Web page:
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Categorical laterality indices in fMRI: a parallel with classic similarity indices

  • Mohamed L. SeghierEmail author
Methods Paper
  • 66 Downloads

Abstract

FMRI-based laterality index (LI) is widely used to assess relative left–right differences in brain function. Here we investigated objective ways to generate categorical LI. By defining left and right hemisphere contributions as discrete random variables, it was possible to depict the probability mass function of LI. Its distribution has a shape of a symmetrical truncated exponential function. We demonstrate that LI = ± 0.2 is an objective cut-off to categorize classification of hemispheric dominance. We then searched for parallels between LI and classic similarity or association indices. A parallel between LI and Sorensen–Dice index can be established under maximal voxel-wise overlap between left and right hemispheres. To redefine LI as a proper distance metric, we suggest instead to relate LI to Jaccard–Tanimoto similarity index. Accordingly, a new LI formula can be derived: LInew = LH–RH/max(LH,RH). Using this new formula, all LInew values follow a uniform-like distribution, and optimal categorization of hemispheric dominance can be achieved at cut-off LInew = ± 1/3. Overall, this study investigated some statistical properties of LI and revealed interesting parallels with classic similarity indices in taxonomy. The theoretical distribution of LI should be taken into account when quantifying any existing bias in empirical distributions of lateralization in healthy or clinical populations.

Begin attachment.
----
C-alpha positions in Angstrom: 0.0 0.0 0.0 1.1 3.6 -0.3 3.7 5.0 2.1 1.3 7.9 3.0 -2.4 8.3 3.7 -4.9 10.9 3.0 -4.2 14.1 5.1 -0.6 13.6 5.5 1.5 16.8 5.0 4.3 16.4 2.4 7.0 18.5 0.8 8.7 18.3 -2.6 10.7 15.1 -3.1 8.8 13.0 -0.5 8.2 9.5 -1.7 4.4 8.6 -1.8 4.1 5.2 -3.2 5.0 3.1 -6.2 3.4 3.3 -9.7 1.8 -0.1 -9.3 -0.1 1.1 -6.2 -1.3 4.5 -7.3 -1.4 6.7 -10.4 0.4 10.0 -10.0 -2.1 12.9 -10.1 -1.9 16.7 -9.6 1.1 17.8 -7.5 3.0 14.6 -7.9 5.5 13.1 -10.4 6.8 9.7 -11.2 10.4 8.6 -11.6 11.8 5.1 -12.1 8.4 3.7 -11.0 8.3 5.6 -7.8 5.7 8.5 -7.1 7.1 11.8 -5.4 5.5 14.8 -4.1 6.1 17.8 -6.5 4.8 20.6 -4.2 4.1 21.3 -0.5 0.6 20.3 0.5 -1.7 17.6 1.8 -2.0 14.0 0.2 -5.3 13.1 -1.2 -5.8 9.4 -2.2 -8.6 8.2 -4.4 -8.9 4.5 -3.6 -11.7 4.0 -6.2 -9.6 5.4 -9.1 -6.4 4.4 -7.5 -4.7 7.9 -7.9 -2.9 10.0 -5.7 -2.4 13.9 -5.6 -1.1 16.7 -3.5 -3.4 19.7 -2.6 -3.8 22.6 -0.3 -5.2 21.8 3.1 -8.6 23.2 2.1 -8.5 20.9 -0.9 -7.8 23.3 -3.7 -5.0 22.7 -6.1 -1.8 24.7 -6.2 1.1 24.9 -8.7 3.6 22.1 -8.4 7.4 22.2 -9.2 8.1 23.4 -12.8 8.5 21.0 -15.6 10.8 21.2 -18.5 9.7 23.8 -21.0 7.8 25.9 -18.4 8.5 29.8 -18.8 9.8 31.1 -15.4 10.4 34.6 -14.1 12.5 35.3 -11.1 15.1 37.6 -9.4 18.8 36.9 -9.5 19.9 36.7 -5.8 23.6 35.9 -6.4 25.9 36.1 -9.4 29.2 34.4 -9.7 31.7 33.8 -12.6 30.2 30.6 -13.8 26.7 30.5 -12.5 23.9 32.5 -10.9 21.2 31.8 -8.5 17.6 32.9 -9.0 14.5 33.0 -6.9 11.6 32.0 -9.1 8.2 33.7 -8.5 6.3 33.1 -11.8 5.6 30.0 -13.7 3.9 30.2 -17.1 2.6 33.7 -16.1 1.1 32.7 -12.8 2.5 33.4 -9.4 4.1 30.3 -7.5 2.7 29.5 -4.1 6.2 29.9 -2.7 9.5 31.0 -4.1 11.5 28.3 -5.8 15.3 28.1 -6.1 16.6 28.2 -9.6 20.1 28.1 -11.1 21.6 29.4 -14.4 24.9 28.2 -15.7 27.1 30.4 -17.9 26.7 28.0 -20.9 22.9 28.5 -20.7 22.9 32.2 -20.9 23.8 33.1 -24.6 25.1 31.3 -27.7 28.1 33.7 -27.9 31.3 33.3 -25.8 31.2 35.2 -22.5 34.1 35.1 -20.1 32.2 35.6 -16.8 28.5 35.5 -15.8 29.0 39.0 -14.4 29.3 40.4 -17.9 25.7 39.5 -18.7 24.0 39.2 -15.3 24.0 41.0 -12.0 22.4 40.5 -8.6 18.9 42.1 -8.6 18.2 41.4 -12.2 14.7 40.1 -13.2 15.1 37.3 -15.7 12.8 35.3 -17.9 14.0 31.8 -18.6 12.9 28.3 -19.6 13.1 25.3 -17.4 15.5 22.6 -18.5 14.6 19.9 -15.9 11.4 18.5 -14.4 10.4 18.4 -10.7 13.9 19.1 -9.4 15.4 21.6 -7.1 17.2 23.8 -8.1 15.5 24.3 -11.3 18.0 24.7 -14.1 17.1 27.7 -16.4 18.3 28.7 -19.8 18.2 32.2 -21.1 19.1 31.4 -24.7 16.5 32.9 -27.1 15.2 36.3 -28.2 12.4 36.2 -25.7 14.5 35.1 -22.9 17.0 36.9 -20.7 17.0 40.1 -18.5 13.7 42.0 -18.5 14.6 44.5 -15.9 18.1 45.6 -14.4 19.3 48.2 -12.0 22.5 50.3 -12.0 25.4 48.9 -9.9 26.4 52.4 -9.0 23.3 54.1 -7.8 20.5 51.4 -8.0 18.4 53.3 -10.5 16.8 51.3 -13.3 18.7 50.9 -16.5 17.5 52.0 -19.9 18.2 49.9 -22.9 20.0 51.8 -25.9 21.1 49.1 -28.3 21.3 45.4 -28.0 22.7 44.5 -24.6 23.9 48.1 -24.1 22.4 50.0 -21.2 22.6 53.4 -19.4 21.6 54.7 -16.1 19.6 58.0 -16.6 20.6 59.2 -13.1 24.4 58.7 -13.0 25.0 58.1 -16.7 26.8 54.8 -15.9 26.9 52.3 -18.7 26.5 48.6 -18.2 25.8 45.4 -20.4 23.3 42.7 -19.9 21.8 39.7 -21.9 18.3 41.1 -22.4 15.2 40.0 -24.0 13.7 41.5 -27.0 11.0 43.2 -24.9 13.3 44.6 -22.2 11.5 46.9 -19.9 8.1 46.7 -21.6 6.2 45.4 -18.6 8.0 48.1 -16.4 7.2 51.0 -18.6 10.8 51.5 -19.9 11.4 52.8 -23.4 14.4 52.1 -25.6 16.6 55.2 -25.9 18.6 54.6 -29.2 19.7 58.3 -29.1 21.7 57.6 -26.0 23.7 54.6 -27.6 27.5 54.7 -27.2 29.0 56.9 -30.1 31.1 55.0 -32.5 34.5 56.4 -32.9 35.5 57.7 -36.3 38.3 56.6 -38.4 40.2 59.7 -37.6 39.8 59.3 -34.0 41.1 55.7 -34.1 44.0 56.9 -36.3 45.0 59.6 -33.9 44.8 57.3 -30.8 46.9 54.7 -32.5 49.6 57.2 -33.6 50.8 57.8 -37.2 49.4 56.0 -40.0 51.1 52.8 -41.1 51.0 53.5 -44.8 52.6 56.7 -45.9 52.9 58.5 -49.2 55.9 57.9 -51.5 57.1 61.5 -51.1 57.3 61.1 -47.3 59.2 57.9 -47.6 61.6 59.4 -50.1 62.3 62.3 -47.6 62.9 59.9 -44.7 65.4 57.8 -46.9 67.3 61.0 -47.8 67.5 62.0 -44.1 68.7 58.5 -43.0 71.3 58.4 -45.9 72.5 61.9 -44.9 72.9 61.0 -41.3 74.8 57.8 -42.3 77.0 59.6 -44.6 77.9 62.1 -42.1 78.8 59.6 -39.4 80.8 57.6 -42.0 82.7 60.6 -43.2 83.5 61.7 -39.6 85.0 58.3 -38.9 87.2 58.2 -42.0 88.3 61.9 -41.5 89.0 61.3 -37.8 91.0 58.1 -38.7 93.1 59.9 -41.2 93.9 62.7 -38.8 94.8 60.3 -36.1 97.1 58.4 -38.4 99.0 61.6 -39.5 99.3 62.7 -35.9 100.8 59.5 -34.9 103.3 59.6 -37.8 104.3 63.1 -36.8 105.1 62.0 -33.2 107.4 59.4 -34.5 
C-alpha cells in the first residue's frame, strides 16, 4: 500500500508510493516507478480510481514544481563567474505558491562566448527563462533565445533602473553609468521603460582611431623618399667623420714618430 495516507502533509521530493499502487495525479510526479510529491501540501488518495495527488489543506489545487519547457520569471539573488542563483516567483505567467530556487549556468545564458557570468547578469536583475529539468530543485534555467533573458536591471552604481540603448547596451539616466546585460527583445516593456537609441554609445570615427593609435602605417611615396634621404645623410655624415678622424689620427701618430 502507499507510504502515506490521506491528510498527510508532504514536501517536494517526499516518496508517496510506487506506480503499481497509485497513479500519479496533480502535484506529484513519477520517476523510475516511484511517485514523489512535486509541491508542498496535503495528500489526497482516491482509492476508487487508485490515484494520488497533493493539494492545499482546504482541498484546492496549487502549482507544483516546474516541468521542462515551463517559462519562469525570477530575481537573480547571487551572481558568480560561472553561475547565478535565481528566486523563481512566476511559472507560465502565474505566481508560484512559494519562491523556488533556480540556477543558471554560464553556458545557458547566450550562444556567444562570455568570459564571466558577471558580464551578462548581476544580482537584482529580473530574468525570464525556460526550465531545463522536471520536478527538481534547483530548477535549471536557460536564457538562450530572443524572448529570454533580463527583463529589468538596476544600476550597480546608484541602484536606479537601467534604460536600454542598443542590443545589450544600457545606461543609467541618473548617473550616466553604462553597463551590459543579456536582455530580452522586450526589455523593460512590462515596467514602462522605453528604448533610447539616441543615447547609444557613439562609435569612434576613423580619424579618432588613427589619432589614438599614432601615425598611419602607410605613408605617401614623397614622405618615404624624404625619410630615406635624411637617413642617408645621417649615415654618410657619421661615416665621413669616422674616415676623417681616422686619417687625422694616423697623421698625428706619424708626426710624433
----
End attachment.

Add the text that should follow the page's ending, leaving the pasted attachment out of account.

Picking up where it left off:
Keywords

Lateralisation Hemispheric dominance Laterality index Dice index Jaccard index Categorization cut-off Probability mass function 

Notes

Acknowledgements

This work was funded by ECAE’s Research Office.

Compliance with ethical standards

Conflict of interest

The author declares that he has no conflict of interest.

Ethical approval

For this study with synthetic/simulated data only, formal consent is not required.

Research involving human participants

This article does not contain any data from human participants or animals.

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Copyright information

© Springer-Verlag GmbH Germany, part of Springer Nature 2019

Authors and Affiliations

  1. 1.Cognitive Neuroimaging UnitEmirates College for Advanced EducationAbu DhabiUnited Arab Emirates

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